Finding its place: Reading the Squatter and the Don through genres
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María Amparo Ruiz de Burton's novel The Squatter and the Don (1885) is a historical romance novel that is set in California at the end of the 19th century. It describes the struggle over land between Californio landowners and Anglo-American squatters that occurred following the war between Mexico and the U.S. in 1848. While the novel is generally categorized as a historical romance novel, it posits a sort of unease in relation to genre that I will explore. I will look into different characteristic of the historical romance genre, and examine how the novel does and does not conform. I explore elements of parody, and claim that these contribute to a sort of alliance between the narrator and the reader. The narrator has an important role in the novel because he/she speaks on behalf of the Californios, and tries to evoke sympathy and change on their behalf. He/she is not a character in the novel but functions rather as a witness. The role of the narrator and the particular nature of the last chapter Out with the Invader" allow me to consider the novel within the more recent genre of Testimonio.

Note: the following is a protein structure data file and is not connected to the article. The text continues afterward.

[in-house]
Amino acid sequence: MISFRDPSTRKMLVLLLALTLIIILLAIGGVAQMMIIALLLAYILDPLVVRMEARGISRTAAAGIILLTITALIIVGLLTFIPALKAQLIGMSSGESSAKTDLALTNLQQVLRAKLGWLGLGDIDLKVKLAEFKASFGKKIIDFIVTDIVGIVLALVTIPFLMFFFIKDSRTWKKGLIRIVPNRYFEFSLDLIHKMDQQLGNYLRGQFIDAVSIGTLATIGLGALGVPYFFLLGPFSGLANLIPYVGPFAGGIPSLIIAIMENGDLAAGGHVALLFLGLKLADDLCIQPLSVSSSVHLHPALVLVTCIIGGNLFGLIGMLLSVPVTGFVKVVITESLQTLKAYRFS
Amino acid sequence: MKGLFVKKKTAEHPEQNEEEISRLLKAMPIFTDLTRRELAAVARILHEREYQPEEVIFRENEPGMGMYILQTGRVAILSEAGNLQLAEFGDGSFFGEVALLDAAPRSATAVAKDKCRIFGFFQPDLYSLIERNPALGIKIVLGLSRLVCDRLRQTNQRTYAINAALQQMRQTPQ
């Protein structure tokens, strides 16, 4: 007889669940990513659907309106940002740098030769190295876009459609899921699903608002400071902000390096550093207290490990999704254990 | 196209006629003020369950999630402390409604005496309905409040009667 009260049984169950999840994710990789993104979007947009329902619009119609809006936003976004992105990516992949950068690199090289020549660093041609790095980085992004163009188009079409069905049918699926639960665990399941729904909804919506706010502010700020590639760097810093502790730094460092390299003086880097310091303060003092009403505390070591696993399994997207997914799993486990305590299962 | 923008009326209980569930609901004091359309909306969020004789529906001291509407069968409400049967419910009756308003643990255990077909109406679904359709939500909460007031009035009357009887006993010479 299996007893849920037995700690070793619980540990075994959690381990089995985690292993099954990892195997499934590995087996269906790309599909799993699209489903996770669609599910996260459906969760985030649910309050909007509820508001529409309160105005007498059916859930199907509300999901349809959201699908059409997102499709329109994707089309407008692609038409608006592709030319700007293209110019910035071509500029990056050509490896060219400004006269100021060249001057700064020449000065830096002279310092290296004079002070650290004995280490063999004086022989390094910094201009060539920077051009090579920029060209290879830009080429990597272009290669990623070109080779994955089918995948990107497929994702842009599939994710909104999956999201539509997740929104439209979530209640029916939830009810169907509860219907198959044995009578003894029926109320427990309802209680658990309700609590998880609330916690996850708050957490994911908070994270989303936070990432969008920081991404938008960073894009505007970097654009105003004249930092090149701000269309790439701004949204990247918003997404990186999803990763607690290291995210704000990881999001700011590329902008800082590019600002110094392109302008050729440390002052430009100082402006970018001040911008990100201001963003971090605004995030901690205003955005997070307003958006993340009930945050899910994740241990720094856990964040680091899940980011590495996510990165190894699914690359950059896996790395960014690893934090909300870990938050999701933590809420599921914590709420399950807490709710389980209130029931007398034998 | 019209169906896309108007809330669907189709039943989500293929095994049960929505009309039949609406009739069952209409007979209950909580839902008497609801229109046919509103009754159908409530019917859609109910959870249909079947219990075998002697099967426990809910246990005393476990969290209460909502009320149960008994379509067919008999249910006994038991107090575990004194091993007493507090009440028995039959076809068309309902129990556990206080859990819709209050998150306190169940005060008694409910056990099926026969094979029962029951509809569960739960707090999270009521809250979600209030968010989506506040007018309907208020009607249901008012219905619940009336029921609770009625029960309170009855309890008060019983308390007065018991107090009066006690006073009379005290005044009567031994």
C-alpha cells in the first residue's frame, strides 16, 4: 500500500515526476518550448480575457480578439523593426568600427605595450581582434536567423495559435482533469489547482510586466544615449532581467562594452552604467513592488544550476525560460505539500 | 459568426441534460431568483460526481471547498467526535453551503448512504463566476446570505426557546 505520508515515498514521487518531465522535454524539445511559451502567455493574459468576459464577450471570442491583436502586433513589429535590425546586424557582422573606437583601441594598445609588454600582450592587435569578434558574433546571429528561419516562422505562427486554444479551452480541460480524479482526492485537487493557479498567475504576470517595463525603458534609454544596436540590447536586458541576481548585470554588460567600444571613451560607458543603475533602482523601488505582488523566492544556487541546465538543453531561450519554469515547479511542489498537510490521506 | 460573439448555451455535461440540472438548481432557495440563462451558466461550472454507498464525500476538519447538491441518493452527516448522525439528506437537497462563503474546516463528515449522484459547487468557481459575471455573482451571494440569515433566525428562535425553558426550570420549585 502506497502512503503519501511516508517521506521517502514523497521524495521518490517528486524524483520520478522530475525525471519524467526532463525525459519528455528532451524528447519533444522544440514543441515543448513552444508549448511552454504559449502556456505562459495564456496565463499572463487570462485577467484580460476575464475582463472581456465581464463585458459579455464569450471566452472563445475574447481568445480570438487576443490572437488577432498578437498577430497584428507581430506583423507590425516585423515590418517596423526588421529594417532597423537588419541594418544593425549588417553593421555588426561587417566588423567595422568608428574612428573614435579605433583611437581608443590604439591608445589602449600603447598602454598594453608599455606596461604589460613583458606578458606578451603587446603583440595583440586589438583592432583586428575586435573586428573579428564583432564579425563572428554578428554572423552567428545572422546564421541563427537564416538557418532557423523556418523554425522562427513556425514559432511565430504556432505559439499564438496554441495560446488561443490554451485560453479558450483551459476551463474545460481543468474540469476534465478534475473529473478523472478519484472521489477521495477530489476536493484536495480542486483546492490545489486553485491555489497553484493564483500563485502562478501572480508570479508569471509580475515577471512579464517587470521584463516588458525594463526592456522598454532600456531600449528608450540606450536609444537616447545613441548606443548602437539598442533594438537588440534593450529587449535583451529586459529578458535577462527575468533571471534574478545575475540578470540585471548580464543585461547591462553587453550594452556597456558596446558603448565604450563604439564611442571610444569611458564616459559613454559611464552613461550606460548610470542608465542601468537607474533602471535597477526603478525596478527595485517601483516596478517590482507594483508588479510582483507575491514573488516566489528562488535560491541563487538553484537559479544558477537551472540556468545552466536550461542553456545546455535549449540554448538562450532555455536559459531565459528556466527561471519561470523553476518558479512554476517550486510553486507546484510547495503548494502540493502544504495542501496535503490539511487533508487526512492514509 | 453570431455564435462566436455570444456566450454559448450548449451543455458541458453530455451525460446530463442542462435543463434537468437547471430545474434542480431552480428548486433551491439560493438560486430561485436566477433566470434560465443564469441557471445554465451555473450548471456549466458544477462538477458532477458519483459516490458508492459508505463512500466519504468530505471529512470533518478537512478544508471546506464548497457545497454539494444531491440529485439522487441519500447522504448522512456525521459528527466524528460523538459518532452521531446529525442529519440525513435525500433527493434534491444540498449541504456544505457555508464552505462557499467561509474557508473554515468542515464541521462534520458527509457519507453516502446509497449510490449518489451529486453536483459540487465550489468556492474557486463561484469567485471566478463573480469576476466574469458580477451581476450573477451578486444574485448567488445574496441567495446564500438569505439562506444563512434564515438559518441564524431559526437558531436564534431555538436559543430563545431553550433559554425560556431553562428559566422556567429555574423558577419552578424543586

PublisherThe University of Bergen
SubjectThe Squatter and the DonGenreCalifornioCaliforniaromanceparodytestimonynarratorRuiz de Burton19th century american literature
- English 179
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